Showing posts with label peas. Show all posts
Showing posts with label peas. Show all posts

Thursday, May 28, 2020

Pea and Japanese pumpkin soup

Sopa de abóbora e ervilha / Pea and Japanese pumpkin soup

Do you ever get tired of your own food?

That has not happened to me yet – not only during the pandemic, because before that I already took my own food for lunch at the office – but I must confess that there are days that I eat and think “it could have been better”, or “this does not go with that”.

Cooking with whatever we have at hand can yield good surprises, like the risotto I posted the other day, but it can go terribly wrong, too, like when I made rice and beans - the staple of Brazilian food - with pumpkin and carrots cooked together (because I didn’t have much of each) and a radish salad on the side: I felt that the salad did not agree with the other components, maybe because it was a cold day, maybe because the radishes were too peppery… I usually roast pumpkin because it tastes so much better that way, but I was baking bread and could not use the oven. The whole meal was not bad, but it lacked something… There was no “yum” factor. I filed that lunch under “I tried, but it didn’t work”. :)

But now I will talk about something good: there was also the day I made a soup using some of that same Japanese pumpkin, 1 lonely potato and frozen peas. It turned out delicious and with a beautiful, vibrant, almost fluorescent color.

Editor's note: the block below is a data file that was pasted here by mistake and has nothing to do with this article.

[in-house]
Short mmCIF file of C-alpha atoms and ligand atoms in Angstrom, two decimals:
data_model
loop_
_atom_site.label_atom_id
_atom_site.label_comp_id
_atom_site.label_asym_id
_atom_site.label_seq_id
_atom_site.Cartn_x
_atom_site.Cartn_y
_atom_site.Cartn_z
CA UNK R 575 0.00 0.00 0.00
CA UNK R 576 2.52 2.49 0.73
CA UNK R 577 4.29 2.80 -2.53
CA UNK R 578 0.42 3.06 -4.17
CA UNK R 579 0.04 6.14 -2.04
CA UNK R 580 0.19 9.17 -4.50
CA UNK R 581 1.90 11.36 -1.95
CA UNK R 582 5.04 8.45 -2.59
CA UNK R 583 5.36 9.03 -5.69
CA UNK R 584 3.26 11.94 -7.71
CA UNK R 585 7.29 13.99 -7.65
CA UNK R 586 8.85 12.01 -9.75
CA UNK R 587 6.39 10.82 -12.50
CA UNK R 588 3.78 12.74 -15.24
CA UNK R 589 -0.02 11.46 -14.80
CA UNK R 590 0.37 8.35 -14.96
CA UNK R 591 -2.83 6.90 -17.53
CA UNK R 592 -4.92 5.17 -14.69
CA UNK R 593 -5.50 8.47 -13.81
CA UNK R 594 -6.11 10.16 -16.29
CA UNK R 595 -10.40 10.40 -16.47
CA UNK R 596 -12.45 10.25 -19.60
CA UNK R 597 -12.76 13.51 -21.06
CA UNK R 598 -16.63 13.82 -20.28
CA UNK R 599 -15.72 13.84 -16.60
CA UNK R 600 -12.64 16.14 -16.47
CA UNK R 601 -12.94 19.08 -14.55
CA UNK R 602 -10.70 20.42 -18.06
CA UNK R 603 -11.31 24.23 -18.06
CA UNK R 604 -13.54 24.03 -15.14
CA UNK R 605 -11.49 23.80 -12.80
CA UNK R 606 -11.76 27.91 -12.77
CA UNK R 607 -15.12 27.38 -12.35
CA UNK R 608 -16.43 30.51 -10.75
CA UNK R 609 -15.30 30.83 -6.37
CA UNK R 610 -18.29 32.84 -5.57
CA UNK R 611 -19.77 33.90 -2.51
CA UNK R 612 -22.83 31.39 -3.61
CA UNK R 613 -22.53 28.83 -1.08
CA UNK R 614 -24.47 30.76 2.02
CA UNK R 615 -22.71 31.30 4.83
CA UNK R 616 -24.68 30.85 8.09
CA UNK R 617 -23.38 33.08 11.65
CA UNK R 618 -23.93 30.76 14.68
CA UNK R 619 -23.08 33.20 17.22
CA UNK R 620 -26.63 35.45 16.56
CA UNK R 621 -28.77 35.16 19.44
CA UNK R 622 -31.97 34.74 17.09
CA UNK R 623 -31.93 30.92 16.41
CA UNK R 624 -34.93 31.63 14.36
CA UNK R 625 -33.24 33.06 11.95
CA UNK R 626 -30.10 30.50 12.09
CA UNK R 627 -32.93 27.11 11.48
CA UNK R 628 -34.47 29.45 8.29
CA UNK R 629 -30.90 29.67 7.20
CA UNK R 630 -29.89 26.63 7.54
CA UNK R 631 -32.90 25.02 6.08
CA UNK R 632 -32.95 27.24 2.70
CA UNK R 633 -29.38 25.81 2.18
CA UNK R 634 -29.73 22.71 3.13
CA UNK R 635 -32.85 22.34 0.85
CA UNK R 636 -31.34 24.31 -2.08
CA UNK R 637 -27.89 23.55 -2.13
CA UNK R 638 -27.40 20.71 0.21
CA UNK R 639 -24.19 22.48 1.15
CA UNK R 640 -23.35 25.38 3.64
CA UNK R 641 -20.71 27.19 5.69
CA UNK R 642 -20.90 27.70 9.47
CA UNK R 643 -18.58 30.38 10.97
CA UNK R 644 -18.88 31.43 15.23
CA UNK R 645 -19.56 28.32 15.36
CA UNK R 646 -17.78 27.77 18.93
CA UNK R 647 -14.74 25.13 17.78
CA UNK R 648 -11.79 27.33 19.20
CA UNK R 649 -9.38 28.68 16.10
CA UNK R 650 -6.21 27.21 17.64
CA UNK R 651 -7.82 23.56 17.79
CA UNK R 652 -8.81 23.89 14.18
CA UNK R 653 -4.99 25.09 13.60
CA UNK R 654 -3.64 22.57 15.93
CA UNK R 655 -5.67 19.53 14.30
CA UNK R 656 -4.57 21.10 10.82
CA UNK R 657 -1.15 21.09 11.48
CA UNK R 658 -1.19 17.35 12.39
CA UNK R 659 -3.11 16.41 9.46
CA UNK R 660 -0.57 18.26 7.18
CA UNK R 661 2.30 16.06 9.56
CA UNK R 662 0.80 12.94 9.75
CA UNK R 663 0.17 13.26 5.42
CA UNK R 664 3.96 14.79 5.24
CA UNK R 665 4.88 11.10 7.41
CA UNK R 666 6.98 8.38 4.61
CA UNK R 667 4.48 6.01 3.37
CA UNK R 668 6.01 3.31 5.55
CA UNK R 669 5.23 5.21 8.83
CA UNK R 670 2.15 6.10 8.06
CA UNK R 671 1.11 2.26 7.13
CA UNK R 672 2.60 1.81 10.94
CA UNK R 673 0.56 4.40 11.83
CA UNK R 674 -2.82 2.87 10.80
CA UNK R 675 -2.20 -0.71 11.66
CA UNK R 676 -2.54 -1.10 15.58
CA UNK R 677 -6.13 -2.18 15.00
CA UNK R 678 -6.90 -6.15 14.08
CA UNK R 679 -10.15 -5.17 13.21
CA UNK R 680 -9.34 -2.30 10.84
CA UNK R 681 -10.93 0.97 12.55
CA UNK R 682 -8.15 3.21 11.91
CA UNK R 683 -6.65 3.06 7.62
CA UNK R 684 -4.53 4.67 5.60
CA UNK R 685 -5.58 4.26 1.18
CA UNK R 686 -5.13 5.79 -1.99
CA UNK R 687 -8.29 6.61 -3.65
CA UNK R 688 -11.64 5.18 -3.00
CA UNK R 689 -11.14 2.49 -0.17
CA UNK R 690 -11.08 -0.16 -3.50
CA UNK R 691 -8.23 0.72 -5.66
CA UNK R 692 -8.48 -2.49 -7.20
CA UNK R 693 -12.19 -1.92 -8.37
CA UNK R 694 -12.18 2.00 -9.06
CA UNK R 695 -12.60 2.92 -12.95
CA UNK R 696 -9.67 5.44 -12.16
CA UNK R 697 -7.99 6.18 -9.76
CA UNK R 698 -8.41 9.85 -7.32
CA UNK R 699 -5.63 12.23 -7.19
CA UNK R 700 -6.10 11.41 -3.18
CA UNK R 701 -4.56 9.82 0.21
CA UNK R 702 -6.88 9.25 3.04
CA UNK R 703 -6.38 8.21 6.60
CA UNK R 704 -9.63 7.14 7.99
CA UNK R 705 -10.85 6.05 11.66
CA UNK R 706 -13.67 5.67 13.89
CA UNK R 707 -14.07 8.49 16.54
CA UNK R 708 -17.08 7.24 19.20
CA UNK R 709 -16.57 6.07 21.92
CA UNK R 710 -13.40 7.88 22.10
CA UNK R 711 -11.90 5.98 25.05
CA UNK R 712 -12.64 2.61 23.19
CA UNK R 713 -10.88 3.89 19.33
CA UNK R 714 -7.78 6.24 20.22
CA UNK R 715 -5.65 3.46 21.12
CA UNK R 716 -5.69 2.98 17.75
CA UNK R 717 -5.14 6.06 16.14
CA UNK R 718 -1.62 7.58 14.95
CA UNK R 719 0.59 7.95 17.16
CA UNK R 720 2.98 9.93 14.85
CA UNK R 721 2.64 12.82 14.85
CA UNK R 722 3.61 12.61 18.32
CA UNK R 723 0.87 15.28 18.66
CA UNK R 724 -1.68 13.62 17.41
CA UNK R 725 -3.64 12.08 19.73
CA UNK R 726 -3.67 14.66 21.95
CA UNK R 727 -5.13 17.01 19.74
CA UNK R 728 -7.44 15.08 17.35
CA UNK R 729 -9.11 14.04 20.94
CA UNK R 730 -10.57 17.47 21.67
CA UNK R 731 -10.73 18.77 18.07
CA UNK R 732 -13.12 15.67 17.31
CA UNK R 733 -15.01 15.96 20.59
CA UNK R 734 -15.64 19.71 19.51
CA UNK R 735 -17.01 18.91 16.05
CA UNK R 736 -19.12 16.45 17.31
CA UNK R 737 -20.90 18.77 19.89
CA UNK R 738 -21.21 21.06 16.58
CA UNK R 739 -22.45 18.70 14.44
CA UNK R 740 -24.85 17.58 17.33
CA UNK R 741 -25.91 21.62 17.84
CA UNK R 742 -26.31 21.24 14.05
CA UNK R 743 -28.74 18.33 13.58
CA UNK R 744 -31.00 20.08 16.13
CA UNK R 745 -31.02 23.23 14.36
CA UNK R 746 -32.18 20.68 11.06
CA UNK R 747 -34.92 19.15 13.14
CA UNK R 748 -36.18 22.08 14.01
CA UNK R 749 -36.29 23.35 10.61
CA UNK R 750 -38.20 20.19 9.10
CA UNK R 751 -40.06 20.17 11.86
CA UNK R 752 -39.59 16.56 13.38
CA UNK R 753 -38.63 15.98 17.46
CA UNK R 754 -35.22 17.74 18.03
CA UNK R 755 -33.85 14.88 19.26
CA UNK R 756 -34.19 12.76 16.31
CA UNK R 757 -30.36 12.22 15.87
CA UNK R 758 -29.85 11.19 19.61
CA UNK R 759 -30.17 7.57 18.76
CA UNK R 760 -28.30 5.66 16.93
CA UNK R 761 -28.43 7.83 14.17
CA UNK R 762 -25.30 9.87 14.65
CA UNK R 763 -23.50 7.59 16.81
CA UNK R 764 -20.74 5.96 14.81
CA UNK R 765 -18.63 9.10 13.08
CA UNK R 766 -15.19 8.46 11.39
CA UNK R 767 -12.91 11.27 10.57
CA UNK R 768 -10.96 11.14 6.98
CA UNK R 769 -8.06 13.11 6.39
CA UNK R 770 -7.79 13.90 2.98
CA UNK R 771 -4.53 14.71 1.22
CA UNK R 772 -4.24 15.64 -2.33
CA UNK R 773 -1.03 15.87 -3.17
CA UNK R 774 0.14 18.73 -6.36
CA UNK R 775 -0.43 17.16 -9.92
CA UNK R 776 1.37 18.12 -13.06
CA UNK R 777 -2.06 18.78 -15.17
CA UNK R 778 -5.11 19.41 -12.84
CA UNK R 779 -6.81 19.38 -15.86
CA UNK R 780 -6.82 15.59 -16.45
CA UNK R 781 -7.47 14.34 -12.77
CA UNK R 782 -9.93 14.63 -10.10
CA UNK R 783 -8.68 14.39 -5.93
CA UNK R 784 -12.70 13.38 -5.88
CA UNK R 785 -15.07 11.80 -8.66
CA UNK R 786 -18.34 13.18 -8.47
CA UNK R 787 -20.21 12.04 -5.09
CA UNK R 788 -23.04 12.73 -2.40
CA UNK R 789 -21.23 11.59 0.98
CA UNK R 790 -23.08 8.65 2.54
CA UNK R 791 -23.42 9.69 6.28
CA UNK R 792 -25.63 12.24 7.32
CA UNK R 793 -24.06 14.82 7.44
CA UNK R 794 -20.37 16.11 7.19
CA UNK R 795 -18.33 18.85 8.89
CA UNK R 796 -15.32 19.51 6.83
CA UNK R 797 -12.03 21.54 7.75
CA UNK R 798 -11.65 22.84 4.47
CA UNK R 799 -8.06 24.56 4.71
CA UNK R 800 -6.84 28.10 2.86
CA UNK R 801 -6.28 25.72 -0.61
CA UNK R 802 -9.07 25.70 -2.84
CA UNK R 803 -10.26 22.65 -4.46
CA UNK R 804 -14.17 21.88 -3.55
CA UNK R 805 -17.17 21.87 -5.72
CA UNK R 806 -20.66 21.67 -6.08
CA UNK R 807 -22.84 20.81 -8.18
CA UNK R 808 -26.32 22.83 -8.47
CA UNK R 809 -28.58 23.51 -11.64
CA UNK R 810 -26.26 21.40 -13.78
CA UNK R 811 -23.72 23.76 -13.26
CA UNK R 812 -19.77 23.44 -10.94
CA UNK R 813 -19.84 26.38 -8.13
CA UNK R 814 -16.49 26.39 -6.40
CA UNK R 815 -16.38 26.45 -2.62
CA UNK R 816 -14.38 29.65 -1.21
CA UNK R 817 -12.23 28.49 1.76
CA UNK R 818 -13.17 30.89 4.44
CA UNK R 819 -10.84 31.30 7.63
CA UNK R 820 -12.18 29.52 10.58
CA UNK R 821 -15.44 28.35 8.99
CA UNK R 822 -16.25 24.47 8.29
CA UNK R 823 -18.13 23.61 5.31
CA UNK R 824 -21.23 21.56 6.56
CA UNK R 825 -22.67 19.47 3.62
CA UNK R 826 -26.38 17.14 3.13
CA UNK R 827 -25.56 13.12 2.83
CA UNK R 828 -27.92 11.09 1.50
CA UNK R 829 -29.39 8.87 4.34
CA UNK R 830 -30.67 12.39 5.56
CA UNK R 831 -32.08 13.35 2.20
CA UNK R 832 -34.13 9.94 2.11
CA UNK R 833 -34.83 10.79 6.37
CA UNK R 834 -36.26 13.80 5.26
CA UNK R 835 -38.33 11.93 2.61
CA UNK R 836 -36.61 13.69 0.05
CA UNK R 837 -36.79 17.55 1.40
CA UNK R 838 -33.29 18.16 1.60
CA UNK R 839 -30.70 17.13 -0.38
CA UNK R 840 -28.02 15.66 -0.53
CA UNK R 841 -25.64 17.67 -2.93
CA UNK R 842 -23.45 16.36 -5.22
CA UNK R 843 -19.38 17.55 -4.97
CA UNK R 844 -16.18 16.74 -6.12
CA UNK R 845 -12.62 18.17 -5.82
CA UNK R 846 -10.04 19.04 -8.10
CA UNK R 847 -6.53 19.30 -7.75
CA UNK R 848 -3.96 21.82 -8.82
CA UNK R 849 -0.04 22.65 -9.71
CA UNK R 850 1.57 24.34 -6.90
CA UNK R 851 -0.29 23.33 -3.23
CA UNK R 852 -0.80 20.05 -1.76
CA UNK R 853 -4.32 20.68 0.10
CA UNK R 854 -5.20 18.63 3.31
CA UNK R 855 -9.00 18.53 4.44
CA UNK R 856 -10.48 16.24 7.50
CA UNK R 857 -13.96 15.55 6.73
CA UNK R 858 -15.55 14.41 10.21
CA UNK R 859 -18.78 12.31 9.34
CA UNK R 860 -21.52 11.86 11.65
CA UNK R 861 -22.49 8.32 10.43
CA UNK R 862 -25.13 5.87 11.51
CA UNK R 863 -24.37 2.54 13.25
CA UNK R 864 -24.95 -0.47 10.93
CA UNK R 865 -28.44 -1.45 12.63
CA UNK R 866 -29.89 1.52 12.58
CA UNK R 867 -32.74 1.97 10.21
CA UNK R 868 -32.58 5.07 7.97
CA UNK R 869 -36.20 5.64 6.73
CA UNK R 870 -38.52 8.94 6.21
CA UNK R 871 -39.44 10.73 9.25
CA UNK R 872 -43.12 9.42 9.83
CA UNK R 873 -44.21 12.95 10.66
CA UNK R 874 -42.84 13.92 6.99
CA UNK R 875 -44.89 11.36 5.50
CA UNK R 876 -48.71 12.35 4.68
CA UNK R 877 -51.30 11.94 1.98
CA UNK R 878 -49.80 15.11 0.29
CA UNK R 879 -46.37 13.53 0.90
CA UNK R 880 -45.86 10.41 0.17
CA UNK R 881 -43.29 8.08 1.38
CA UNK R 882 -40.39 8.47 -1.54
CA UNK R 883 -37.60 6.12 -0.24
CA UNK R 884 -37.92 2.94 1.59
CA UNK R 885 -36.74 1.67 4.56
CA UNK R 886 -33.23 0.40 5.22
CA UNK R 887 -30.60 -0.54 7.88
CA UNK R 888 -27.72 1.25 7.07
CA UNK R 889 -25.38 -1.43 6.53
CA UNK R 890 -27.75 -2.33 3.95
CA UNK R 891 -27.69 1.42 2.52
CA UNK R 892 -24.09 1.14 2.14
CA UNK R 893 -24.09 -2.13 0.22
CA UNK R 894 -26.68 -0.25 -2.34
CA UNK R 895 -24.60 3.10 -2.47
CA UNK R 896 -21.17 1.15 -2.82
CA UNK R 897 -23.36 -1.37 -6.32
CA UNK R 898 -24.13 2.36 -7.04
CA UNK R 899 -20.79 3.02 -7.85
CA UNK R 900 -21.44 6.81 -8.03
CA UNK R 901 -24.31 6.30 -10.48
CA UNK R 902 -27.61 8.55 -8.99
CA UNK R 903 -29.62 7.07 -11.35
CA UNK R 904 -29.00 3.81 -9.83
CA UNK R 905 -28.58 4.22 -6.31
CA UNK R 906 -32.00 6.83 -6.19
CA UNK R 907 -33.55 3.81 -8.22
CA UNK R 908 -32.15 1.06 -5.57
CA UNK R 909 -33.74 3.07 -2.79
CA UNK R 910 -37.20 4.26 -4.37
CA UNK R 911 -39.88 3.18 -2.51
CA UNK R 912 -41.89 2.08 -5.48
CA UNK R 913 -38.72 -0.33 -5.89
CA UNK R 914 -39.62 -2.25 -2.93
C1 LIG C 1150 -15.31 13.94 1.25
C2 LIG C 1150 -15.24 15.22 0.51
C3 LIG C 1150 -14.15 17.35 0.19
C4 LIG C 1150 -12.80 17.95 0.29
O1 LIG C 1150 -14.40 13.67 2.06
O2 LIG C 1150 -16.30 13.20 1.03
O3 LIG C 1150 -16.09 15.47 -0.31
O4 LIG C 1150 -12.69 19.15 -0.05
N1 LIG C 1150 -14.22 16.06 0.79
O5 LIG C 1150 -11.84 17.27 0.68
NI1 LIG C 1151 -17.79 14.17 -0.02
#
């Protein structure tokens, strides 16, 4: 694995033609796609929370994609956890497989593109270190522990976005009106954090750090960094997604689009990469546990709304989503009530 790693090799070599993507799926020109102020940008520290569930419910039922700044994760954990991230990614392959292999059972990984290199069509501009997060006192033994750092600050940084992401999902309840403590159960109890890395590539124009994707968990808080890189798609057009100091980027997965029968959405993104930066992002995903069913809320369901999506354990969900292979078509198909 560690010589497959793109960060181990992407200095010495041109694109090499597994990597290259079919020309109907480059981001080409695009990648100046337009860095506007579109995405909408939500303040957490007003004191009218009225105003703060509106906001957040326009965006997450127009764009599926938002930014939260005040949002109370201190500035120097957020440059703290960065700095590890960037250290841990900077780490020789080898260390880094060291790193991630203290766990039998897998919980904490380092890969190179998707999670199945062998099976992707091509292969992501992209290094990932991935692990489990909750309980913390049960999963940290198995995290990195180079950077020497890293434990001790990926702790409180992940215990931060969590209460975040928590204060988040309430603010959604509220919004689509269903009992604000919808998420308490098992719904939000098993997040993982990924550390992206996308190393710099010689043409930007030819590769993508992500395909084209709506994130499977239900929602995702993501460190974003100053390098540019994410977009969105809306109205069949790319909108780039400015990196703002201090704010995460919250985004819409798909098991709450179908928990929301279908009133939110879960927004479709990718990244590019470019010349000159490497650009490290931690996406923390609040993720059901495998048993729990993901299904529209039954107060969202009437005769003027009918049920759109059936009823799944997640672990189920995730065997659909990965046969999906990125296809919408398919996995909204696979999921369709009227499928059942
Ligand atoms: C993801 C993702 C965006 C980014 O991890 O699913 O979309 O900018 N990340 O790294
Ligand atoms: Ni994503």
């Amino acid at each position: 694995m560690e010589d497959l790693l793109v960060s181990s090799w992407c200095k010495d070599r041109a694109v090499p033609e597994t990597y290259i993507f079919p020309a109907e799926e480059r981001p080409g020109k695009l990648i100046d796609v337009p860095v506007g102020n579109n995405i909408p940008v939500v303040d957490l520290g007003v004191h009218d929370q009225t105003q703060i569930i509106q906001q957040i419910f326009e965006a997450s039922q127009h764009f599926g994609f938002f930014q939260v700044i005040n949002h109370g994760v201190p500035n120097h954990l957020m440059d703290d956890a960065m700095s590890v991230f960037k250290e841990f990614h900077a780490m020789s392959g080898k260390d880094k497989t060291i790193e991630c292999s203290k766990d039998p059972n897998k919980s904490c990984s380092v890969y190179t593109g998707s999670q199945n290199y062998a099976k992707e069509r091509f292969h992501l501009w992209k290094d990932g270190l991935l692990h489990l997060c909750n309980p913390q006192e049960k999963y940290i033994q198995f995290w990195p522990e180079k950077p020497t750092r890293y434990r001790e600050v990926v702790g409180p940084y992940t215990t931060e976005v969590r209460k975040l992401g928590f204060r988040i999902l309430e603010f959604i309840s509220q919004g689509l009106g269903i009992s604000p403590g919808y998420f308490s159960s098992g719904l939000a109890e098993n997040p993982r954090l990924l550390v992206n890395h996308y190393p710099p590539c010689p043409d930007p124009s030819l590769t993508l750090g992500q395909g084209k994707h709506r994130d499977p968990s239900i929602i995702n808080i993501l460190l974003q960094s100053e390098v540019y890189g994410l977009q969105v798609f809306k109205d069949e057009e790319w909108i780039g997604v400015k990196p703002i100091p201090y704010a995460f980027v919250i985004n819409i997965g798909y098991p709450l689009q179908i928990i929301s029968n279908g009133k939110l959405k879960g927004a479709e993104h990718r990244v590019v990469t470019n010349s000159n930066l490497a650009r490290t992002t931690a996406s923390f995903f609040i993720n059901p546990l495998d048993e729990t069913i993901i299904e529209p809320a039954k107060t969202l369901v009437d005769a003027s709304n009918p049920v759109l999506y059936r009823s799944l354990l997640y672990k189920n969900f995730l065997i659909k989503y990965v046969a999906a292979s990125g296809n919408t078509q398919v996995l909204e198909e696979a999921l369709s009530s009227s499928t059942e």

Since both the pumpkin and the peas are sweet, the acidity of the lime (or lemon) juice and the saltiness of the bacon balance the sweetness perfectly.

Pea and Japanese pumpkin soup
own recipe

2 slices of bacon, chopped
½ tablespoon olive oil
½ large onion, finely diced
2 large garlic cloves, minced
2 tablespoons dry white wine
1 medium potato (150g), peeled and diced
200g peeled and diced Japanese pumpkin (about 1 2/3 cups already diced in 2cm cubes)
salt and freshly ground black pepper
3 ½ cups (840ml) boiling water
1 bay leaf
2 ½ cups (325g) frozen peas, straight from the freezer
juice of ½ lime (or lemon)

Heat a large saucepan over medium-high heat. Add the bacon and cook, stirring occasionally, until crisp – remove from the pan with a slotted spoon and set aside. Add the olive oil to the pan and mix with the rendered fat. Add the onion and cook, stirring occasionally, until tender and starting to brown. Add the garlic and cook for 1 minute – do not let it burn or it will turn bitter.
Add wine and scrape the bottom of the pan, cooking until wine has evaporated. Add potato and pumpkin, stir to combine and season with salt and pepper. Add the water and the bay leaf, stir, and let it come to a boil. Turn down the heat and simmer for 15-17 minutes or until vegetables are tender. Add the peas and cook for 5 minutes. Remove from the heat, discard the bay leaf and blitz with a handheld mixer.
Stir in the lime juice and serve topped with the crunchy bits of bacon.

Serves 4 as a starter or 2 as an entrée